Back to Rip City!

Since my most recent Blazer update, Portland has split its last six games and sits at 23-15, just two losses behind Denver for the division lead. One trend that is becoming clearer with each game is that Nate McMillan definitely wants to keep the pace down, especially playing with a thin bench. Portland has averaged about 93.5 possessions per game over the course of the entire season, but just 91 possessions since Przybilla went down. The Blazers are the slowest team in the league, and to put things into context, the next slowest teams are Detroit and Miami, who sit at 94.5 and 96.0, respectively.

Is the slow pace a good thing? It seems to be! Since Joel’s season-ending injury nine games ago, Portland is scoring nearly 1.1 points per possession, a figure that translates into 108 points per game (at an average pace) and matches the Suns for league-leading offensive efficiency. So why aren’t they leading the division? Defense.

Portland’s defensive efficiency was best in the league—allowing the least points per possession—before its two centers went down with injuries. Since then, the Blazer defense has allowed teams to score at will, with an efficiency (or lack thereof) that matches the league’s worst, Toronto. After losing two of the better shot blockers in the league, Portland went from allowing one of the league’s lowest opponents’ field goal percentages, to being merely at the league average. Quite a plunge for only 9 games.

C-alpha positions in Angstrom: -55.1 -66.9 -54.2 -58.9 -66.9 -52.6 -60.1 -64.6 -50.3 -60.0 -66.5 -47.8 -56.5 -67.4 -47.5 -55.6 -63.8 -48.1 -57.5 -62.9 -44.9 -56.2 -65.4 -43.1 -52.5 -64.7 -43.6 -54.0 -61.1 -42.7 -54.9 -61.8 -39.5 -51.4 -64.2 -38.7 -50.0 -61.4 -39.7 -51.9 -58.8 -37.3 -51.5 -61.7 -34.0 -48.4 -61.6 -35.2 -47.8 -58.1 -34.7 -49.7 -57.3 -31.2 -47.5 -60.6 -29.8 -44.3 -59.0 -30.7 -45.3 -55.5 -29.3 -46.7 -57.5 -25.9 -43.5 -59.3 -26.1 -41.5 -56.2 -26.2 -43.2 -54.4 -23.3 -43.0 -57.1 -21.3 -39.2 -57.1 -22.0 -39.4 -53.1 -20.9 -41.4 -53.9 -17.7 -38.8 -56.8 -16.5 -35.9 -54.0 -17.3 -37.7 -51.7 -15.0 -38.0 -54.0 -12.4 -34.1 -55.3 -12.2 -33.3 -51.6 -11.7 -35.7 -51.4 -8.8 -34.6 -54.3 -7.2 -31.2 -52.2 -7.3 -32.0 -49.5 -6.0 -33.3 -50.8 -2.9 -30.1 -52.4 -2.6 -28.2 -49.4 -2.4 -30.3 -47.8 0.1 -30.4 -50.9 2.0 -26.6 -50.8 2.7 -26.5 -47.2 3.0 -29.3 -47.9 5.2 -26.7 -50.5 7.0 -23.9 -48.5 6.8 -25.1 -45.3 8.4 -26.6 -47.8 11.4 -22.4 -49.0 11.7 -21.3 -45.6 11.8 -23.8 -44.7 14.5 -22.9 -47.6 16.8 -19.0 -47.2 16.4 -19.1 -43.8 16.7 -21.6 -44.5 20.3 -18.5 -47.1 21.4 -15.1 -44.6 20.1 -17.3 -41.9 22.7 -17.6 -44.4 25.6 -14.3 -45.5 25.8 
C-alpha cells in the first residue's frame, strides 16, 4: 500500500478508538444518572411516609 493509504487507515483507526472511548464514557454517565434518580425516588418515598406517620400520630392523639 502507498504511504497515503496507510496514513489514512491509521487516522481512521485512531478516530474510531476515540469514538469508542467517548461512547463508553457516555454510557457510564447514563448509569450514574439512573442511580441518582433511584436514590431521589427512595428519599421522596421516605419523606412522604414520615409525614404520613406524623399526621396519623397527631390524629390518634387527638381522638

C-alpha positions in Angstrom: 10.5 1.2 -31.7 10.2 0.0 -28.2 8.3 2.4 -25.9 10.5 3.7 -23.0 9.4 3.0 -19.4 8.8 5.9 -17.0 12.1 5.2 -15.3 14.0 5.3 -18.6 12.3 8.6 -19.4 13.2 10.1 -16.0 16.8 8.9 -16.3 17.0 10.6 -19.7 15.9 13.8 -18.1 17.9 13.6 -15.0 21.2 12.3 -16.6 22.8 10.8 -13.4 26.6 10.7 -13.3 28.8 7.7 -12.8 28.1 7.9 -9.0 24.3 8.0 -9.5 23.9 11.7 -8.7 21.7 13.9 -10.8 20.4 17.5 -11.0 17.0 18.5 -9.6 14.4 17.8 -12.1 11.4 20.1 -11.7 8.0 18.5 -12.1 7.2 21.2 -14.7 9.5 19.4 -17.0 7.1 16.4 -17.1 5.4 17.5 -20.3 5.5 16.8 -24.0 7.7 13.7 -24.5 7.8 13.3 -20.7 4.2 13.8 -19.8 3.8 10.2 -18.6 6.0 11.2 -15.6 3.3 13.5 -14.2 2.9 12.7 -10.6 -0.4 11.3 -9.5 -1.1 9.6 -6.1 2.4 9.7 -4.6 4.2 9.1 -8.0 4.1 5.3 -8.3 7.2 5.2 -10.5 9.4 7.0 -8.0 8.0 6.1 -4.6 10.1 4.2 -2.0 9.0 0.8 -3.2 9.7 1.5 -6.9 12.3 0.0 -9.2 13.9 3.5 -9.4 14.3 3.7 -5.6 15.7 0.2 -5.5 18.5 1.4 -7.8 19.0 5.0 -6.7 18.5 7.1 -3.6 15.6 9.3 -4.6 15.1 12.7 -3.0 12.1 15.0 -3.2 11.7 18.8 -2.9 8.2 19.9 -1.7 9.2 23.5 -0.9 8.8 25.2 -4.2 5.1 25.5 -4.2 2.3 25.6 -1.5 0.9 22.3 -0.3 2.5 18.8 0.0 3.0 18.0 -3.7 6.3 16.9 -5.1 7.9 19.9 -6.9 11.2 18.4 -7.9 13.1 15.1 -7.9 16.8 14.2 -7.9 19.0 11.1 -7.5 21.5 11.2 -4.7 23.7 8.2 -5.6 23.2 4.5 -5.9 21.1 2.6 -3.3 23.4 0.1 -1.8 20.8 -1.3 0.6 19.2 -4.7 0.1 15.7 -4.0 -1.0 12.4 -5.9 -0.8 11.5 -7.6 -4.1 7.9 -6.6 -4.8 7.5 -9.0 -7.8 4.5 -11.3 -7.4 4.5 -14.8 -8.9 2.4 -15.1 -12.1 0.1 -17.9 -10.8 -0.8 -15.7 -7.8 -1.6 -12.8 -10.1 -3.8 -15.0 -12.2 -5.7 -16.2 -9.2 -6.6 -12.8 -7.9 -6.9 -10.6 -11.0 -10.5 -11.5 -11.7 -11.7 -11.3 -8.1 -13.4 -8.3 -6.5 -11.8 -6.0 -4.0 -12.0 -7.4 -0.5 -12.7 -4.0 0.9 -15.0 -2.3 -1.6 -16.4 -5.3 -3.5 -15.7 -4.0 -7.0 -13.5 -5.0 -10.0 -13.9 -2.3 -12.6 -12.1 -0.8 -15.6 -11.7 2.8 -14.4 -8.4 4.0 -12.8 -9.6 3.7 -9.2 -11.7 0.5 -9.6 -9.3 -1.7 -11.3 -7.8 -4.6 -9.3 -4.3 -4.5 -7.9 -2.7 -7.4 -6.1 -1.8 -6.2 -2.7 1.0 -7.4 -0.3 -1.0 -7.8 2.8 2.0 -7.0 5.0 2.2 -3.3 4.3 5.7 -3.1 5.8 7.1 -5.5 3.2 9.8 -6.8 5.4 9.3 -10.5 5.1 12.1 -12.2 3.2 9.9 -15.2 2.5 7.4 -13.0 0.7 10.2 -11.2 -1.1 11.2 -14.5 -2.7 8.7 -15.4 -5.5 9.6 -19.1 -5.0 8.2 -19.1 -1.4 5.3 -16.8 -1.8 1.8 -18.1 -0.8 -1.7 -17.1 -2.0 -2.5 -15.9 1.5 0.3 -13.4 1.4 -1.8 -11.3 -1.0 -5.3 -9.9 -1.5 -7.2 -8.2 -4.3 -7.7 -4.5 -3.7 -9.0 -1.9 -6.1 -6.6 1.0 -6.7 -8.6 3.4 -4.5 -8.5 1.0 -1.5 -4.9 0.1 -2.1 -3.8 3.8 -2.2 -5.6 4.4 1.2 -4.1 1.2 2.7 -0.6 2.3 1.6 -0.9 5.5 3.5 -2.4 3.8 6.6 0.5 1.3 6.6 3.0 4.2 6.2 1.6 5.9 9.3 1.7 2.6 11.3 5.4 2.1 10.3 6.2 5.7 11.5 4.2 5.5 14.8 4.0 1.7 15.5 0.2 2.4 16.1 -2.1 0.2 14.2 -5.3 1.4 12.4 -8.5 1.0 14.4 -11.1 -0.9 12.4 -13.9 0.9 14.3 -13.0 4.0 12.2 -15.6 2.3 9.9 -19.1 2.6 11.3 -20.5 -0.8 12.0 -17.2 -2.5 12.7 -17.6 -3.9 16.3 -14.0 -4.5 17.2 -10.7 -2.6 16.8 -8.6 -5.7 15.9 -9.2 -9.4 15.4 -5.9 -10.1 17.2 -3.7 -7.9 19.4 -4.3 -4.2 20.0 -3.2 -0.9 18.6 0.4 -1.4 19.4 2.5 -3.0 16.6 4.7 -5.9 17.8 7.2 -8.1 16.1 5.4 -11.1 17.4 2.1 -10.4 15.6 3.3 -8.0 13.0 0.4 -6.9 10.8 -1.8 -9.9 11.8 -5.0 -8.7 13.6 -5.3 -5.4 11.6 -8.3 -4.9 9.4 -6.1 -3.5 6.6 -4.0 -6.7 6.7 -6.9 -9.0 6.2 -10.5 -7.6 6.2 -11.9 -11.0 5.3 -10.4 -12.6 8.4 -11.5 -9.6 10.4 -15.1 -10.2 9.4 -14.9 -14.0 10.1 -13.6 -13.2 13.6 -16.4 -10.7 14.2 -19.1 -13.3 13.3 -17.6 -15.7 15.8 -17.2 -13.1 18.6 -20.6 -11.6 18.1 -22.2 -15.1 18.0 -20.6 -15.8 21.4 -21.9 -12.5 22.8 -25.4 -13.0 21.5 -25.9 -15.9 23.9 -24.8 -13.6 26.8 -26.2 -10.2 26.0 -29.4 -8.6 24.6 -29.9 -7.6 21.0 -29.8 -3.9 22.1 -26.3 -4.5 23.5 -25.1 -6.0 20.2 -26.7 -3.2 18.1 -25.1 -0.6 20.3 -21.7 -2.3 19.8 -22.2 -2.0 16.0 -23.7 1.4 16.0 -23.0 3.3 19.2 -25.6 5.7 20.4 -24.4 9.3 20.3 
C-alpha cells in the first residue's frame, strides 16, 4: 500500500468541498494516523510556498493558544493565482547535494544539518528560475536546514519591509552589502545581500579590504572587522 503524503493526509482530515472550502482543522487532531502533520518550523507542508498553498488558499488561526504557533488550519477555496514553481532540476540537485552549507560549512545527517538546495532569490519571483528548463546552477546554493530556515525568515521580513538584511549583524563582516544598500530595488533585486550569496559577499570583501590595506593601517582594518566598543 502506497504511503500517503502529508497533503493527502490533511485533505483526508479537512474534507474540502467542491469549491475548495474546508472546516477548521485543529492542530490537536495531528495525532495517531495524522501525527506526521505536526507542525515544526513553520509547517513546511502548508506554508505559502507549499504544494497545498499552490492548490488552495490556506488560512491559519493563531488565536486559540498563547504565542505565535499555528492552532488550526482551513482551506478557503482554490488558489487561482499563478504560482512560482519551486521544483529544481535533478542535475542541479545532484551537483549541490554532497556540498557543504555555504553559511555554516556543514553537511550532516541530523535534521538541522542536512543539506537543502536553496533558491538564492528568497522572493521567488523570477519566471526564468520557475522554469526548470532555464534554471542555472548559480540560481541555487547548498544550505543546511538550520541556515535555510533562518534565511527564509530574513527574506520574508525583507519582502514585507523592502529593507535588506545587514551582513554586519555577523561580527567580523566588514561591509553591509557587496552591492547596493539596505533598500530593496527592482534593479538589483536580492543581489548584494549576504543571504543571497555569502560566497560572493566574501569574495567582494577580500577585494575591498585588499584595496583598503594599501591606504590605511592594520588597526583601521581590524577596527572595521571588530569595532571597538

Fortunately the offense has continued to pick up the slack for the undersized defense. If the Blazers can maintain their current levels of offensive and defensive efficiency, they should finish 25-19 over the last 44 games, give or take four wins. This likely gets them the 6th seed come playoff time, with the 4-seed being a best-case scenario, yet missing the playoffs still being a real possibility.

I thought a couple weeks ago that the 7th or 8th seed would be an optimistic prediction for these injury-ridden Blazers, but the last couple weeks have shown me that they can still compete at a high level, and the numbers support that. There are still a lot of games to be played, so enjoy!


One Response to Back to Rip City!

  1. WillB says:

    This makes one wonder whether Portland’s offensive efficiency is in part a by-product of its pace. Would the team be just as efficient at that end of the floor if McMillan asked his players to push the ball more? Or would a faster pace lead to a higher turnover rate, or less effective output from Roy/Aldridge, and thus a decrease in efficiency? These questions are worth asking because if the loss of Oden and Przybilla is indeed the cause of Portland’s defensive efficiency woes, and neither is expected back this year, then the Blazers may have nothing to gain from maintaining a slow pace of play. In other words, if they’re damned to playing defense as inefficiently as Phoenix or Toronto, but have the potential to score even more efficiently, why not attempt to maximize possessions by picking up the pace the way those teams do? Again, this would depend upon whether individual players (especially Roy and Aldridge) could maintain their current efficiency levels despite a change in tempo; I’m not sure they could. But in theory this is the direction the team should go in, right (perhaps not long-term, but at least until Oden and Przybilla return next season)?

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